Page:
“We want this to come out from the Caribbean because this is a place that has been underdeveloped,” he said, “and used for votes in the past by people from other parts of the world…
“I will do whatever it takes on my side to give us in the region a chance to sit at the (FIFA) head table. We thought we had someone on the table but that was an illusion.
“We had someone there who pushed his own agenda and rendered the Caribbean servile and impotent.”
Nakhid, who claimed that his campaign has so far been self-funded, aims to win over the Caribbean with his manifesto, which points toward better development for the game in the region at all levels. He promised to make his manifesto public within two weeks.
One of his more radical proposals is the rotation of the CONCACAF Gold Cup throughout the Confederation, including Central America and the Caribbean. At present, the Gold Cup has never been staged outside of the United States and Mexico.
“We have ceded the Gold Cup to the United States for a trickle down of TV dollars,” said Nakhid. “But a tournament like the Gold Cup could force investment in infrastructure and development and coaching and so on throughout the region and in Central America.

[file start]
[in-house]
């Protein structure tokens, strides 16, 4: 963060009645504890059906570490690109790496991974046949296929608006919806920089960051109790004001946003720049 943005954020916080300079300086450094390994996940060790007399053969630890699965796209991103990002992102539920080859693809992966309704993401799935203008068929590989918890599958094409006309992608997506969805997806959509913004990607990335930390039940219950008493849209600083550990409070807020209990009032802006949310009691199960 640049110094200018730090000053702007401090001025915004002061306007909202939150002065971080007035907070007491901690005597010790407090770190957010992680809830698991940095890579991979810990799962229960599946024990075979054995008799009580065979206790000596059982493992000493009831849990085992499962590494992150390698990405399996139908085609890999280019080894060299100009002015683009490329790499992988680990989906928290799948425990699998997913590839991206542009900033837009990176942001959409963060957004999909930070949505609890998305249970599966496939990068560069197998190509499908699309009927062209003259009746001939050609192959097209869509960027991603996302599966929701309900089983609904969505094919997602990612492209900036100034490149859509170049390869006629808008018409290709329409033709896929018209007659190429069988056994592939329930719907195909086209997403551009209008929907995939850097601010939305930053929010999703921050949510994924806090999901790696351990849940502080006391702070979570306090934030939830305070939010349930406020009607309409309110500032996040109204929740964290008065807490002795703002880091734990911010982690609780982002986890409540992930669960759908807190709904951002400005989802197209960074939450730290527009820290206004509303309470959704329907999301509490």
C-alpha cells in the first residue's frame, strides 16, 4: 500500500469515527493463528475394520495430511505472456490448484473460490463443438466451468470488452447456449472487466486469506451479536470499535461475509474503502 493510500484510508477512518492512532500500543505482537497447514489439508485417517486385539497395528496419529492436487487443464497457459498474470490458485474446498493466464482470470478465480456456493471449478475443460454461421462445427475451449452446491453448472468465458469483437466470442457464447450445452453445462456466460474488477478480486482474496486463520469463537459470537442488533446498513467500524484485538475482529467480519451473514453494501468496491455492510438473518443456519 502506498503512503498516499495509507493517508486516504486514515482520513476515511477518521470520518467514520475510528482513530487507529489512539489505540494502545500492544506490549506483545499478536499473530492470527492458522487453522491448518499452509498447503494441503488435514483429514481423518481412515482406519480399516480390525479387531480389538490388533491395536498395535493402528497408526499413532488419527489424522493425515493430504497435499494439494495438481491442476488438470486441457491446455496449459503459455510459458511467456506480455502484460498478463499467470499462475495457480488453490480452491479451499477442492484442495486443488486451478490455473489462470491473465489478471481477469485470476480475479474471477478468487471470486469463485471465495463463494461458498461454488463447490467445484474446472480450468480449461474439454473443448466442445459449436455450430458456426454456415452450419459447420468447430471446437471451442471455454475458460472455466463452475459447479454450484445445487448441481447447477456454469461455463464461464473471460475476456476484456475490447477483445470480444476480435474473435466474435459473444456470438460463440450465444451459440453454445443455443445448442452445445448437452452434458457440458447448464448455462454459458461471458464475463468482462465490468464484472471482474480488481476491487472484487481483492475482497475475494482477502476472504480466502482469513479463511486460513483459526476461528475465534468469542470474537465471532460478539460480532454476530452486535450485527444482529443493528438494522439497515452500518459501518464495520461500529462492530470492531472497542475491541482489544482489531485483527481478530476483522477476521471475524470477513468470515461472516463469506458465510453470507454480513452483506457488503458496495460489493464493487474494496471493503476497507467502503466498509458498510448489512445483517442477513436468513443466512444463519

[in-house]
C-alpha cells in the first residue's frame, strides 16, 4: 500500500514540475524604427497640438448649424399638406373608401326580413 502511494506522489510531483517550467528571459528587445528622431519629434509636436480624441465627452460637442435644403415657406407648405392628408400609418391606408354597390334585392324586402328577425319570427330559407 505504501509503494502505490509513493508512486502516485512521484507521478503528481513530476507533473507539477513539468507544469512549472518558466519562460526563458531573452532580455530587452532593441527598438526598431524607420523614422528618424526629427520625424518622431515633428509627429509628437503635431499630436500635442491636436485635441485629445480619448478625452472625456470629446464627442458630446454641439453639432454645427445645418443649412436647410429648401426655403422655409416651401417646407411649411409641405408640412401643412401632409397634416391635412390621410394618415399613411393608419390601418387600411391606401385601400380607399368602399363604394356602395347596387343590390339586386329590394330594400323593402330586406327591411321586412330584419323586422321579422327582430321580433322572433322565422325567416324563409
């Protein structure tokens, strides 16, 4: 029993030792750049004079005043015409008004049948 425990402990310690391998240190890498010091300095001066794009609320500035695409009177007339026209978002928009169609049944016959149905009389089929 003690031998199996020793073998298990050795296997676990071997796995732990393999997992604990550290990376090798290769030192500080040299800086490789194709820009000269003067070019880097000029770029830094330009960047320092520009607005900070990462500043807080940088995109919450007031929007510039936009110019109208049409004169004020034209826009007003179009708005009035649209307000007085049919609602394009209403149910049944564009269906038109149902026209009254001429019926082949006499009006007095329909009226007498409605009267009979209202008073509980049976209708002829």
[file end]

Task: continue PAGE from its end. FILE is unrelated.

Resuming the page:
“We want to be more equitable. The last board ceded that for their own benefit (and) that is just a sample of the inept leadership in the region before.”
Nakhid, a former Grasshoppers (Switzerland) and New England Revolution (MLS) playmaker, also proposed a new paradigm for the development of players in the Caribbean that seeks smooth relations between schools and professional clubs.
He believes the Caribbean must have a professional league and said the CFU might be the last region in global football to be without a properly organised competition. However, he thinks schools can and should remain the bedrock of player development.
“The Caribbean is very much school-based and community-based (and) we are very distinct in that way from Europe where things revolve around clubs,” said Nakhid. “I can tell you what a small European nation did that we can learn from.